Wednesday, 16 March 2011

Do not call unclean

My three ordained colleagues (Assistant Curate, Non-Stipendiary Minister and Team Vicar) happen all to be female, indeed I can count a dozen priests from this parish over the years who happen to be female (the three of them, five of their predecessors, and the most recent ordinands produced by the parish the fourth of whom is due to be ordained priest this summer).

There is such a quiet normality about this that I am always surprised when I trip over the conviction / prejudice (sometimes one, sometimes the other, and sometimes a strange combination of the two which it is difficult to unravel) that their ministry is unacceptable. One of the three tells me that she has never really encountered this, but I know that another feels instances of it keenly; I did have a rare phone call this week about arranging a Funeral for a non-church attender whose family ‘wanted a man to take the service’ and I have no idea what influenced this request because we got no further than establishing that I was already booked to take another Funeral at exactly the same time this new one had been arranged.

There are those whose conviction is that the Bible sets its face against such ministry, and who will presumably be shaping their whole way of life around faithfulness to every attitude equally evidenced in the Bible. There are those whose conviction is that the long standing tradition of the church sets its face against such ministry, and who will presumably be shaping their whole discipleship in equal resistence to all present cultural norms which the church has not previously inhabited. And there are those (like ourselves) whose Christian experience of the grace made known through their ministry means we cannot ‘call unclean what God calls clean’, and who presumably need to be equally alert seeking to discern the activity of God in other unexpected places.

And (most often totally woven into all this, which is why the conviction / prejudice strands are so hard to unravel from each other) there is the influence of the cultural context in which we operate. We have had a female ordinand from South Africa staying in the parish for ten days. Her choice of parish to visit has been partly determined by her awareness of cultural resistance to her future ministry in the rural area from which she comes. We suggested she visit our female Archdeacon who began a conversation with her about the way in which the English agreement to ordain women followed years in which the secular leadership of women was very visible in society (so it felt to many like the church ‘catching up’) but the South African agreement to do so has preceded anything like this (so it feels to many like the church acting in opposition to the norms around it).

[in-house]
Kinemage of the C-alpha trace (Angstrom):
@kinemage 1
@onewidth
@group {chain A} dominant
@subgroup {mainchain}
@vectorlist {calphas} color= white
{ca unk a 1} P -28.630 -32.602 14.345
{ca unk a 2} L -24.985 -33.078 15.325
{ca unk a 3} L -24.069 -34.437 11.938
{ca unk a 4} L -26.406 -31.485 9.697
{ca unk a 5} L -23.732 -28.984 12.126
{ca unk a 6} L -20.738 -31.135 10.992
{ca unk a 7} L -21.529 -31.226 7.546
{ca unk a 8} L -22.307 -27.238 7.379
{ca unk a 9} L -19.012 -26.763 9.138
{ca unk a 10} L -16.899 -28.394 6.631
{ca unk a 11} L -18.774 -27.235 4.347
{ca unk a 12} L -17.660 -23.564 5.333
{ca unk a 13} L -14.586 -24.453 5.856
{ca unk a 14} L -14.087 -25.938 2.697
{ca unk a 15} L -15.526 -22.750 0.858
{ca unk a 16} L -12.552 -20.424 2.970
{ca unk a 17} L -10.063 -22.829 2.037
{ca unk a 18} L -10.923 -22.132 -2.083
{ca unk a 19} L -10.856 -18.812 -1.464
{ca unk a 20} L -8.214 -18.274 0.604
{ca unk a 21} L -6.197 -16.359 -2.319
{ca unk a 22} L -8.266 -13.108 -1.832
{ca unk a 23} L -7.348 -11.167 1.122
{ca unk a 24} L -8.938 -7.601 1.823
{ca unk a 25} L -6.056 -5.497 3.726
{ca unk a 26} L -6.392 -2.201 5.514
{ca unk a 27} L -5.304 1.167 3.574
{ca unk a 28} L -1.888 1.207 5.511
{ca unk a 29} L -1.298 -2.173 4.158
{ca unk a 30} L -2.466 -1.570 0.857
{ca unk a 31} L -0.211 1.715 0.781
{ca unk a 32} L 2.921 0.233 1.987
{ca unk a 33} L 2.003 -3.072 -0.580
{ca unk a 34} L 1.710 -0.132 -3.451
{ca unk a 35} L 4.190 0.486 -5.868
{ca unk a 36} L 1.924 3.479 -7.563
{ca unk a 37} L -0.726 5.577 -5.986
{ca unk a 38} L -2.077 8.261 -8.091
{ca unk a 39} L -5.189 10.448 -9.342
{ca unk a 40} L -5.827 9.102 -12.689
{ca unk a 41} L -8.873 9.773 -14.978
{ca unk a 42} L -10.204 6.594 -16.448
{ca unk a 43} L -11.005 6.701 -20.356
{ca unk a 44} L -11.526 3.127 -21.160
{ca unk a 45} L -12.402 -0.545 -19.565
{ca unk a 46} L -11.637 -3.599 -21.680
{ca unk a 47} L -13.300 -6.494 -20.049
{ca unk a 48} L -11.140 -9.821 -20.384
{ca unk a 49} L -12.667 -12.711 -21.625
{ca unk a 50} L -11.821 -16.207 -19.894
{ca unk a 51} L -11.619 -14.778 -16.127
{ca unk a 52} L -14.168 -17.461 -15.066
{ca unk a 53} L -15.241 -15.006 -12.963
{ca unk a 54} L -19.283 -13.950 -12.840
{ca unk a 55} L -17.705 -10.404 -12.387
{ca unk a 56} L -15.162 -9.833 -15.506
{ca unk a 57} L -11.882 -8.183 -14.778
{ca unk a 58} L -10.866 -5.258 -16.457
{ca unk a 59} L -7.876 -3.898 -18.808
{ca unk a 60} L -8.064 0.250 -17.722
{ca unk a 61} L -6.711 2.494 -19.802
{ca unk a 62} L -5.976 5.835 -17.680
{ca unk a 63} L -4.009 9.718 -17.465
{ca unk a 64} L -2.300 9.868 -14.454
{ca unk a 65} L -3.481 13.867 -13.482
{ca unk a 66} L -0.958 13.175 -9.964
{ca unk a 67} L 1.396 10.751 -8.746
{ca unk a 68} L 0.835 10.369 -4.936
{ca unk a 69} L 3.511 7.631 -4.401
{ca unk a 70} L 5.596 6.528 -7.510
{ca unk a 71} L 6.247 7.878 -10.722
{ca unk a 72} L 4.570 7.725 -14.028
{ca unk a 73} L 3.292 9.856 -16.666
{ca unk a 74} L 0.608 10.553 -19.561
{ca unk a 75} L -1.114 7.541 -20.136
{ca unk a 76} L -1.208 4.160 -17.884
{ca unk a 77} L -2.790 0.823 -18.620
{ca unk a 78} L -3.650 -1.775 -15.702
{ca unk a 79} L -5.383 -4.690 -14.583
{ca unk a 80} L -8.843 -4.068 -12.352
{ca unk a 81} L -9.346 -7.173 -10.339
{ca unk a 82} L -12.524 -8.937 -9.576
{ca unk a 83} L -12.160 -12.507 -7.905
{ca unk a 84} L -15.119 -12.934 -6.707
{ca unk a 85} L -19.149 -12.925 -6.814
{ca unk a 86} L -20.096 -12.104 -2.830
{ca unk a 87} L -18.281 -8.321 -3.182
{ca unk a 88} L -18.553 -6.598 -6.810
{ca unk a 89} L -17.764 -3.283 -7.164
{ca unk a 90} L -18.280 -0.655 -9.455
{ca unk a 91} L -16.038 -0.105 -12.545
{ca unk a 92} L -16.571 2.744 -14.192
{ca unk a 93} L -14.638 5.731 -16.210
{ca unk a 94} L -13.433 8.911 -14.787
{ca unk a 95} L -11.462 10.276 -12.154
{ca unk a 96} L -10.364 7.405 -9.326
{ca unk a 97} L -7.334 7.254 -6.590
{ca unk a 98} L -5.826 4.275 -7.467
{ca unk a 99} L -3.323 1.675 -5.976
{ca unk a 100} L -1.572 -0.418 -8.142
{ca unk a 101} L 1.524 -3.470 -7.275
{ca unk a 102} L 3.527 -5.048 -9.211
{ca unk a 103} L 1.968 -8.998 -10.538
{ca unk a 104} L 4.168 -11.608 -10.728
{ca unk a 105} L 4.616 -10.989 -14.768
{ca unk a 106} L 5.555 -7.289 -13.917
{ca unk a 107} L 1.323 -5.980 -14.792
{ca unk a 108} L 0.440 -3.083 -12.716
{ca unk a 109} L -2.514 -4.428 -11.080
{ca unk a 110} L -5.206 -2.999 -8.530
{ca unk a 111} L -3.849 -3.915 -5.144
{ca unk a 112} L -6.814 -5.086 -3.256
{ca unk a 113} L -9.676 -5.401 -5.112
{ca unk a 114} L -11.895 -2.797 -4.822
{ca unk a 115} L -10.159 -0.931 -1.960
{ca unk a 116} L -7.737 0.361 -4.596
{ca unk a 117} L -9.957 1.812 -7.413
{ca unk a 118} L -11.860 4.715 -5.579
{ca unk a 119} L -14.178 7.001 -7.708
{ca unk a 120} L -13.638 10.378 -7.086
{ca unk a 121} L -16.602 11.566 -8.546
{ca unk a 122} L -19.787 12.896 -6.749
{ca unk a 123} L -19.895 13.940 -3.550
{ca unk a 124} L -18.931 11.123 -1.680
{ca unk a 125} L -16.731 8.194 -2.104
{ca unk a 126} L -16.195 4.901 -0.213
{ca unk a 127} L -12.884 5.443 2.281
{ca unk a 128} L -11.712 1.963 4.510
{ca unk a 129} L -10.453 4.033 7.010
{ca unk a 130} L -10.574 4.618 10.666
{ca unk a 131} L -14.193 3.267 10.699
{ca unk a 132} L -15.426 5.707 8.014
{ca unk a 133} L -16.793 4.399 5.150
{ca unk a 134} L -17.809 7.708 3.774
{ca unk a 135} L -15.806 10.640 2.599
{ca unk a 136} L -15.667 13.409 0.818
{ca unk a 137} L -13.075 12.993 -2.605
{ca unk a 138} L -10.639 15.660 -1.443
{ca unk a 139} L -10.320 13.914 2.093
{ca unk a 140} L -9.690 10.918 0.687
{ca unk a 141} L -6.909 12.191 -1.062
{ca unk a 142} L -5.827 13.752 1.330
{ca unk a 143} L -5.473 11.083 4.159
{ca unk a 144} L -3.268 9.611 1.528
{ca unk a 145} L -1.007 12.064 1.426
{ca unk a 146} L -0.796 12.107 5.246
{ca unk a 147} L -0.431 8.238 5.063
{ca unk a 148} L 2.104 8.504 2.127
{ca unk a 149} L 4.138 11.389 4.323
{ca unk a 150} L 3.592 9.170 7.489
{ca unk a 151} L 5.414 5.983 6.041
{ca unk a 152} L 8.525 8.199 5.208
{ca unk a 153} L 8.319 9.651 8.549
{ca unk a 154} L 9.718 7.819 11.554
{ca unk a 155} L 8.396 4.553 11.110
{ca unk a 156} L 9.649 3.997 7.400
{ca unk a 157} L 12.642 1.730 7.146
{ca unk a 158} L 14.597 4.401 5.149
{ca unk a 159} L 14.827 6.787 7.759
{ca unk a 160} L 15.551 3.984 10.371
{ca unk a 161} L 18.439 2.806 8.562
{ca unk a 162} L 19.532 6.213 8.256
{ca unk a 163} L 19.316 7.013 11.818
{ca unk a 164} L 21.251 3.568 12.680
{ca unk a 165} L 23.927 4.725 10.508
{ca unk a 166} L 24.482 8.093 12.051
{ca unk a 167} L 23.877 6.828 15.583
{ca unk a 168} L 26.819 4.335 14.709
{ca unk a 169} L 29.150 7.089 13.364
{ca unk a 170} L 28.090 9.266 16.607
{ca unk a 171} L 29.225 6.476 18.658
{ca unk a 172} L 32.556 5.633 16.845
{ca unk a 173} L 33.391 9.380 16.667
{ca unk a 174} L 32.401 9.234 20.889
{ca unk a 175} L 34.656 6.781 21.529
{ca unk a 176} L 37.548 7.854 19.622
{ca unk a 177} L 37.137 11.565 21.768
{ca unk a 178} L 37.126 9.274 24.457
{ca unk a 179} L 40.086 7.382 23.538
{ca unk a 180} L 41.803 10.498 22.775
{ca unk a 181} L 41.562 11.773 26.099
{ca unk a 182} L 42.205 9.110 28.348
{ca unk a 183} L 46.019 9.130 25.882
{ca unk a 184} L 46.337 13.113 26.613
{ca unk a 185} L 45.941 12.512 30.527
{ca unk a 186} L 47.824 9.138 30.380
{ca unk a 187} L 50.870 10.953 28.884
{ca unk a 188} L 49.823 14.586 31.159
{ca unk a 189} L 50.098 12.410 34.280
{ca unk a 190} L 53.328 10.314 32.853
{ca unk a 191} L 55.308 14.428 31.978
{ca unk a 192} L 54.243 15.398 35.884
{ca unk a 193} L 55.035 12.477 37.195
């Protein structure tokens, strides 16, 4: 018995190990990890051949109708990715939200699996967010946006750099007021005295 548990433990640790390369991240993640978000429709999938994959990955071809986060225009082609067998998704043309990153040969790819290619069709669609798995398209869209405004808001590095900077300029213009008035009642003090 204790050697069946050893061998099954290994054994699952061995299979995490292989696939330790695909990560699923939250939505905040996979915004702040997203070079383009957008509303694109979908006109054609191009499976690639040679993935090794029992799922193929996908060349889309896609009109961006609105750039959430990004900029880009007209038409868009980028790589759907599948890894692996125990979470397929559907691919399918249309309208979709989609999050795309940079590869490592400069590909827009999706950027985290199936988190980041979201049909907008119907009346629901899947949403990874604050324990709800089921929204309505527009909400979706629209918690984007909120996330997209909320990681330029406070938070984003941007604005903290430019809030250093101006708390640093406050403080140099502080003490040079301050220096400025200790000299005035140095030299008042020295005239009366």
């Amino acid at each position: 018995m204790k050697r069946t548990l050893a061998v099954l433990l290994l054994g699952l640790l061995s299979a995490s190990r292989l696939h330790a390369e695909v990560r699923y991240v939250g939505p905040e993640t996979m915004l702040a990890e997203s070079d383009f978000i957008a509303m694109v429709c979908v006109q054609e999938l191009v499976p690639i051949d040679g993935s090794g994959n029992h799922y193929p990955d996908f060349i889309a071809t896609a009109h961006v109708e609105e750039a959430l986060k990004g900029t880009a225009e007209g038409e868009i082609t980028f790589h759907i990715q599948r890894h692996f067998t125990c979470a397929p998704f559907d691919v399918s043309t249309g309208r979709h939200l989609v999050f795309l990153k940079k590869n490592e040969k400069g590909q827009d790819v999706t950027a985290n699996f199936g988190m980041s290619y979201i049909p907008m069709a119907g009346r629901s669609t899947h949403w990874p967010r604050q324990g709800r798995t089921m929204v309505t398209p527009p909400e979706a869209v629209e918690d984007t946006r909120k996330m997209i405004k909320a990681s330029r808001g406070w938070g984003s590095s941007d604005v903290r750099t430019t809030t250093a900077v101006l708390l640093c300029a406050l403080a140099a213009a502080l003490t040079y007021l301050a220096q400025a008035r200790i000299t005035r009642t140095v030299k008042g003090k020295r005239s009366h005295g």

I continued this conversation by wondering why the South African church had been such an ‘early adopter’ of this idea in the first place. My guess is that the history of apartheid has made what might otherwise have been a conservative church on this issue into a strong resister to any other form of apparent discrimination. If so, this might be similar to the liberal commitment of the American Anglican church where I observed before we may under estimate the degree to which being asked to hold back from acting on an emerging conviction that faithful homosexual activity is acceptable and moral is like being held back from acting on a conviction that slavery is wrong.

We found the pelican in her piety during Half Term on a wall in Amsterdam.

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